"Empires and Barbarians: Migration, Development and the Birth of Europe" (2010) Peter Heather
Chapter 9: Viking Diasporas
Vikings and the West
In western Europe, Viking raiding began with a vengeance in the late eighth century. The first really spectacular act of Viking destruction came in 793: the sacking of the famous island monastery of Lindisfarne off the Northumbrian coast of Britain on 8 June. Within two years the raiders had worked their way around the north coast of Scotland and down through the western isles, where they sacked an Irish monastery on Raithlin.
These acts of destruction were carried out, it seems, largely by Norwegians, led to the northern coasts of the British Isles by a natural combination of winds and currents. The prevailing easterlies of springtime carried the Norwegian raiders across the North Sea to Shetland, Orkney and north-eastern Scotland. This involved braving the open sea between the coasts of Norway and Shetland, initially out of sight of the land. This was a major undertaking, but not an overwhelming one. Going from Bergen in western Norway to Shetland took no longer than coasting round southern Scandinavia through the Skagerrak and into the Baltic. And once you had reached Shetland, everything else could be done without losing sight of land. Scotland was in easy reach, and straightforward coastal routes then led the Norwegian raiders round its north coast to the Hebrides, the Irish Sea, western Britain and Ireland itself. Then - very conveniently if they had no wish to stay longer - the prevailing winds of autumn in the North Sea being, by contrast, westerlies, took them home again. If seasonal winds and currents were reversed, we might now be writing about medieval Scottish invasions of Norway.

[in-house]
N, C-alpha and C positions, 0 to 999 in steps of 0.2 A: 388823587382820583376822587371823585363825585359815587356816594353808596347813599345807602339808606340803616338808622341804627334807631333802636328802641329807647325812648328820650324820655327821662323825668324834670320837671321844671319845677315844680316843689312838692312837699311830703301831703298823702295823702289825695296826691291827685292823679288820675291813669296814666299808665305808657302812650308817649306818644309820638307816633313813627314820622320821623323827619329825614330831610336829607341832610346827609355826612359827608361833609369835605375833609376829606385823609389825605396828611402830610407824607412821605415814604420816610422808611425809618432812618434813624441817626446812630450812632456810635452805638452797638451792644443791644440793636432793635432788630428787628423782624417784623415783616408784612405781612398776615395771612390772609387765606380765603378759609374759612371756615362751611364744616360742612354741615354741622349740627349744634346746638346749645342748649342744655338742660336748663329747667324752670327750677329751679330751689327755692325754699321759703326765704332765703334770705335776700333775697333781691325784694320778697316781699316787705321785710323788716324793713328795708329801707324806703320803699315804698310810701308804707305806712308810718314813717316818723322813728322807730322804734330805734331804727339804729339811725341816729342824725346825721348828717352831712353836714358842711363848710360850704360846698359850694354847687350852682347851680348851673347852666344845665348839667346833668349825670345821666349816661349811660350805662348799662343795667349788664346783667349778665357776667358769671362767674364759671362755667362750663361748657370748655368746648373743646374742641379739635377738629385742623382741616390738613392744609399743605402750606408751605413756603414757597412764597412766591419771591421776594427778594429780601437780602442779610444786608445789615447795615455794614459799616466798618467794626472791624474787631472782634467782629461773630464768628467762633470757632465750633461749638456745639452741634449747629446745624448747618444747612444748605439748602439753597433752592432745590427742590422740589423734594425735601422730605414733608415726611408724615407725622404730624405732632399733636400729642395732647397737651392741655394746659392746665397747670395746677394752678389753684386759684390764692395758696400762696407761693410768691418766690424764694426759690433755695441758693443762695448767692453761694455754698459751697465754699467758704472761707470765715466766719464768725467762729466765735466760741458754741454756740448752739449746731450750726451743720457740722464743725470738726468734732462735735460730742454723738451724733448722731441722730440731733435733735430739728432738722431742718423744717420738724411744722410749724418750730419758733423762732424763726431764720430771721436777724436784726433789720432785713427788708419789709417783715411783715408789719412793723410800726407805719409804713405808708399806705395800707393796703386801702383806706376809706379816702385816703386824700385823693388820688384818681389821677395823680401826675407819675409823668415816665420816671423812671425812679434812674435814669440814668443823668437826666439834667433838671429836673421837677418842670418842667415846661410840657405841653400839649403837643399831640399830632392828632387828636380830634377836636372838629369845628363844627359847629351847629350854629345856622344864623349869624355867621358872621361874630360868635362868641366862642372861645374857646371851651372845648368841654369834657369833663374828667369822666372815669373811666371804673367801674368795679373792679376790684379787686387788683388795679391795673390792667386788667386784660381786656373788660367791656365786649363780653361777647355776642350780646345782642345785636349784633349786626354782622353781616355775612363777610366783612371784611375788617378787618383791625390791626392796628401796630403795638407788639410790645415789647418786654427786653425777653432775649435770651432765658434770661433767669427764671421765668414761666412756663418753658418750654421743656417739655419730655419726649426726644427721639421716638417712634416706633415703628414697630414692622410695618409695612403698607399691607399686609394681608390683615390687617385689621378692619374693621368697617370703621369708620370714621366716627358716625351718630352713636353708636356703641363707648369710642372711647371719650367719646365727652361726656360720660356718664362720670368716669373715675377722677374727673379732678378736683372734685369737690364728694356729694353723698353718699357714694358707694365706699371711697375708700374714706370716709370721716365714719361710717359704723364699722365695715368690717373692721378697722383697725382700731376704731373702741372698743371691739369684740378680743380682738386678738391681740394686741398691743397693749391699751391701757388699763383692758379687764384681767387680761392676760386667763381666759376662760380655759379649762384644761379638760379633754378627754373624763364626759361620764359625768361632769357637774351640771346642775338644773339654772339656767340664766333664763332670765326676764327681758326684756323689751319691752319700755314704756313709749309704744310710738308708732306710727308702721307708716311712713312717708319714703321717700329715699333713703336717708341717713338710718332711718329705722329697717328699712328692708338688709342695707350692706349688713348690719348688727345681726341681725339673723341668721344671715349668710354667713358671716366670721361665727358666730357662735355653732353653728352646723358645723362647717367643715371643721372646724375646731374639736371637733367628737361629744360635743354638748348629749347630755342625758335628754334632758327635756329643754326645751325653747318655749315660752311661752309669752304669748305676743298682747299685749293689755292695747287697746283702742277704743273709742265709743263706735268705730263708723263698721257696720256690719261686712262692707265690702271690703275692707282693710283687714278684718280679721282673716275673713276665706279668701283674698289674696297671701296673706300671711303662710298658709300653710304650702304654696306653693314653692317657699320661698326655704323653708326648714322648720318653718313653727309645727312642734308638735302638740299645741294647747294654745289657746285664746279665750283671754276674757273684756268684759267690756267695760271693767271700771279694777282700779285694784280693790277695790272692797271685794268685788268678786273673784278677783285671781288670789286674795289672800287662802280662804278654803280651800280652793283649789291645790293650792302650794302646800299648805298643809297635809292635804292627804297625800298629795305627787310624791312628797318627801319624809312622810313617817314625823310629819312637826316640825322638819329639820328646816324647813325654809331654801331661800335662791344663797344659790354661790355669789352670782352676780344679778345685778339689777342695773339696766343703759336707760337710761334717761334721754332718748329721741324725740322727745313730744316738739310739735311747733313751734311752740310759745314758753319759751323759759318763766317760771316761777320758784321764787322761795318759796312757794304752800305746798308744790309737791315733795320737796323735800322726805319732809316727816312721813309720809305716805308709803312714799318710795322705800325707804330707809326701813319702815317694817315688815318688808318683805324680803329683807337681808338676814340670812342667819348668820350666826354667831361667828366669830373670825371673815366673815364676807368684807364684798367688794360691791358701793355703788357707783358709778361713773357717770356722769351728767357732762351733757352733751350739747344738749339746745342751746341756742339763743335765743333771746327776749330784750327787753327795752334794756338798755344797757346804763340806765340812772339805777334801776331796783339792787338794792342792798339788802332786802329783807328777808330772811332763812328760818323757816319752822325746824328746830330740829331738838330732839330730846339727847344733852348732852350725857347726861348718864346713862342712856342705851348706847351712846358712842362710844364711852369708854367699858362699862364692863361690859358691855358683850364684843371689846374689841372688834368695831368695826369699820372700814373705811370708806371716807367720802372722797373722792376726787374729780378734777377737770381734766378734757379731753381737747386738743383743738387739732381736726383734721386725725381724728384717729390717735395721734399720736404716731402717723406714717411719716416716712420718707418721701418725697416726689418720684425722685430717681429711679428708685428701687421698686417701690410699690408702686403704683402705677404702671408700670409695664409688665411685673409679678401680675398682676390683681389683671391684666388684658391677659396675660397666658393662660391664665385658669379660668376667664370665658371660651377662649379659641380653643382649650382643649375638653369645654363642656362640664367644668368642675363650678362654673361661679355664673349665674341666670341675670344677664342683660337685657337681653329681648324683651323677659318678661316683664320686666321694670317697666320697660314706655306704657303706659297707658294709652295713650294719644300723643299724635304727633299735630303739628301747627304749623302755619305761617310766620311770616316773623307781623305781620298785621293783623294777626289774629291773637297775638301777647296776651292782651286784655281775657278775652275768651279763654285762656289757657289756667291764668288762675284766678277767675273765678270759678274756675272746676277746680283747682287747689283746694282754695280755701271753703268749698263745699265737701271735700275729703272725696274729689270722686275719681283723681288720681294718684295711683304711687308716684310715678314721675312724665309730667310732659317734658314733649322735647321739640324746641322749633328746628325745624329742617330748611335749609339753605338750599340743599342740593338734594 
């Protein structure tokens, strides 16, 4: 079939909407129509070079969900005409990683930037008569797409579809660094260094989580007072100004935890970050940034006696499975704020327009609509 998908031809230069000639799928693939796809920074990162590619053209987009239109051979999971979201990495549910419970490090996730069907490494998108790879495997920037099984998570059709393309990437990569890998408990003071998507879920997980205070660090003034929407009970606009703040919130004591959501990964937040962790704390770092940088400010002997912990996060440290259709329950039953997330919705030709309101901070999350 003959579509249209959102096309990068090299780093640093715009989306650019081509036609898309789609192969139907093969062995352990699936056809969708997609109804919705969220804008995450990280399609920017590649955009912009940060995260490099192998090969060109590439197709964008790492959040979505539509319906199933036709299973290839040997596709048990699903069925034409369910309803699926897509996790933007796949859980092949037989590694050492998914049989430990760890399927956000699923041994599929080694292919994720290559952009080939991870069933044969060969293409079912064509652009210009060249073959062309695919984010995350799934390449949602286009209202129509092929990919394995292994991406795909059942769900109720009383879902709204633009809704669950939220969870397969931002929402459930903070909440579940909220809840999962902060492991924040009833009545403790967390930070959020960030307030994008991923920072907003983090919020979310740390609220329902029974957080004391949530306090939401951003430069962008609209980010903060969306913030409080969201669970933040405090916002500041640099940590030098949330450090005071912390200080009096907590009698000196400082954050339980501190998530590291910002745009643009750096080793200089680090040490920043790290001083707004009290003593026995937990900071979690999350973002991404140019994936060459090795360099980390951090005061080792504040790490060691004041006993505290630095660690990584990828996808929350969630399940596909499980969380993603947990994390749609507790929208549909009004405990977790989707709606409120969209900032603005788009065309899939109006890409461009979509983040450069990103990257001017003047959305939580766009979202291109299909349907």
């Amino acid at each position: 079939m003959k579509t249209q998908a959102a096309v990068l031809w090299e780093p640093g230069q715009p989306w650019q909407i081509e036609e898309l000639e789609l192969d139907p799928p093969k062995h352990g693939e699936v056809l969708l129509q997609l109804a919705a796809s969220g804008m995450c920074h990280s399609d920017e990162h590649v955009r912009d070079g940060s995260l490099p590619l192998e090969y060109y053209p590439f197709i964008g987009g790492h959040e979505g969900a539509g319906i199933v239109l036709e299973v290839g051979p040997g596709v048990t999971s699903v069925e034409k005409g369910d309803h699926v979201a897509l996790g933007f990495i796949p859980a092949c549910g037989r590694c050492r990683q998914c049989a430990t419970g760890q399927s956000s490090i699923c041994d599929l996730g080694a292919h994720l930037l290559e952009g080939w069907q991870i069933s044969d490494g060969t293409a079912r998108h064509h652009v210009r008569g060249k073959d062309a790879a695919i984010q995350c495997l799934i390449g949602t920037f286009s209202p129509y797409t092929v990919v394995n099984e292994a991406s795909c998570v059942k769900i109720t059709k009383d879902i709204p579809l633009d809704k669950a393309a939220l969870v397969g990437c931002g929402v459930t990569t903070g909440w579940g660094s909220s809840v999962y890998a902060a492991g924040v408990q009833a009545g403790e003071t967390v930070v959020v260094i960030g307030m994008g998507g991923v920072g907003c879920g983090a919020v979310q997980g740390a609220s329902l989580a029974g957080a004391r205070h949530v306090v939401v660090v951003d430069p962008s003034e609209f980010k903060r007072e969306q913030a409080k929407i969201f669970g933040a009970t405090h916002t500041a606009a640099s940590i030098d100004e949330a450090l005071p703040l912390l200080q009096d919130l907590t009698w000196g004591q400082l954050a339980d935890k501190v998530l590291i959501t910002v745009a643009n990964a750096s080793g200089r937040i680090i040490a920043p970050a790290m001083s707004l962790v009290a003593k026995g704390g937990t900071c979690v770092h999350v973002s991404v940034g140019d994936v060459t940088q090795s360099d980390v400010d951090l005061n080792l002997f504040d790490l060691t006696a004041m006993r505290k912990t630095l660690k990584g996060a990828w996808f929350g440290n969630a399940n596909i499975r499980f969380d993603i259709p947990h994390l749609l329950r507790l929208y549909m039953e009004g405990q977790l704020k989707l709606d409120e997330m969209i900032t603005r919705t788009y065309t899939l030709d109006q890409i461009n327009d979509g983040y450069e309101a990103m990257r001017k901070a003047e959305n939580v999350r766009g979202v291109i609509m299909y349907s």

At the same time as northern Britain and Ireland were coming under attack, there was also trouble along the coasts either side of the English Channel. Sometime between 786 and 802 (the incident cannot be placed more definitely because of the vagaries of the dating system employed by the Anglo-Saxon Chronicle), in what was possibly the first recorded raid of the Viking period, three ships containing North-men landed at Portland on the south coast of Britain. The local royal official wanted to take them to his king, but they killed him; it has been argued that he mistook them for traders. The ships were from Horthaland in Norway. Other evidence of trouble is less direct, but clear enough. As early as 792 Offa, King of Mercia and overlord of England south of the Humber, allowed a coastal monastery in Kent to prepare a place of refuge for itself further inland, safe inside the still-standing Romand walls of the city of Canterbury. In 800, the Emperor Charlemagne strengthened his defences at the mouth of the River Seine. Viking raiders had already sailed much further afield. The previous year they had made their way round the coast of Brittany to attack the monastery of Noirmoutier at the mouth of the River Loirein in western France. Ten years later the Emperor decided to establish fleets at Ghent and Boulogne, their purpose again the suppression of sea-borne raids.